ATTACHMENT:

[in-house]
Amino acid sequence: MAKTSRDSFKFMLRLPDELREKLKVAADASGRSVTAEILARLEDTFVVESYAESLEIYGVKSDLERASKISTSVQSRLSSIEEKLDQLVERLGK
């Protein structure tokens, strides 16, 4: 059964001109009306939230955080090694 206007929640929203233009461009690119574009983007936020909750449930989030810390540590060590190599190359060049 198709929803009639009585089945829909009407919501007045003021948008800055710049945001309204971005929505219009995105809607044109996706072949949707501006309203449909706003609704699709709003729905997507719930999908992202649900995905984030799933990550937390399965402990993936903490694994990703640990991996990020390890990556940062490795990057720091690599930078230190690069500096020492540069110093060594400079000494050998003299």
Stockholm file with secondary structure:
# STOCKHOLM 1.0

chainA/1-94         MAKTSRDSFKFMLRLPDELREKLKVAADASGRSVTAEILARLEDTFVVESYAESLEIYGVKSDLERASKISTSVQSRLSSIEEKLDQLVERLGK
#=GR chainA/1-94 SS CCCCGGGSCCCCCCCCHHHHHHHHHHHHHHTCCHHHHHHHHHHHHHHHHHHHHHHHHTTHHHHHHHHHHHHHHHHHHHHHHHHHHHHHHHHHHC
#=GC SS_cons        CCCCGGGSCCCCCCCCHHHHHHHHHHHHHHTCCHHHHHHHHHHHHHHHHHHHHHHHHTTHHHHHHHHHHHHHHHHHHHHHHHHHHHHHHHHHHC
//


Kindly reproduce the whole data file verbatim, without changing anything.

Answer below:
[in-house]
Amino acid sequence: MAKTSRDSFKFMLRLPDELREKLKVAADASGRSVTAEILARLEDTFVVESYAESLEIYGVKSDLERASKISTSVQSRLSSIEEKLDQLVERLGK
């Protein structure tokens, strides 16, 4: 059964001109009306939230955080090694 206007929640929203233009461009690119574009983007936020909750449930989030810390540590060590190599190359060049 198709929803009639009585089945829909009407919501007045003021948008800055710049945001309204971005929505219009995105809607044109996706072949949707501006309203449909706003609704699709709003729905997507719930999908992202649900995905984030799933990550937390399965402990993936903490694994990703640990991996990020390890990556940062490795990057720091690599930078230190690069500096020492540069110093060594400079000494050998003299």
Stockholm file with secondary structure:
# STOCKHOLM 1.0

chainA/1-94         MAKTSRDSFKFMLRLPDELREKLKVAADASGRSVTAEILARLEDTFVVESYAESLEIYGVKSDLERASKISTSVQSRLSSIEEKLDQLVERLGK
#=GR chainA/1-94 SS CCCCGGGSCCCCCCCCHHHHHHHHHHHHHHTCCHHHHHHHHHHHHHHHHHHHHHHHHTTHHHHHHHHHHHHHHHHHHHHHHHHHHHHHHHHHHC
#=GC SS_cons        CCCCGGGSCCCCCCCCHHHHHHHHHHHHHHTCCHHHHHHHHHHHHHHHHHHHHHHHHTTHHHHHHHHHHHHHHHHHHHHHHHHHHHHHHHHHHC
//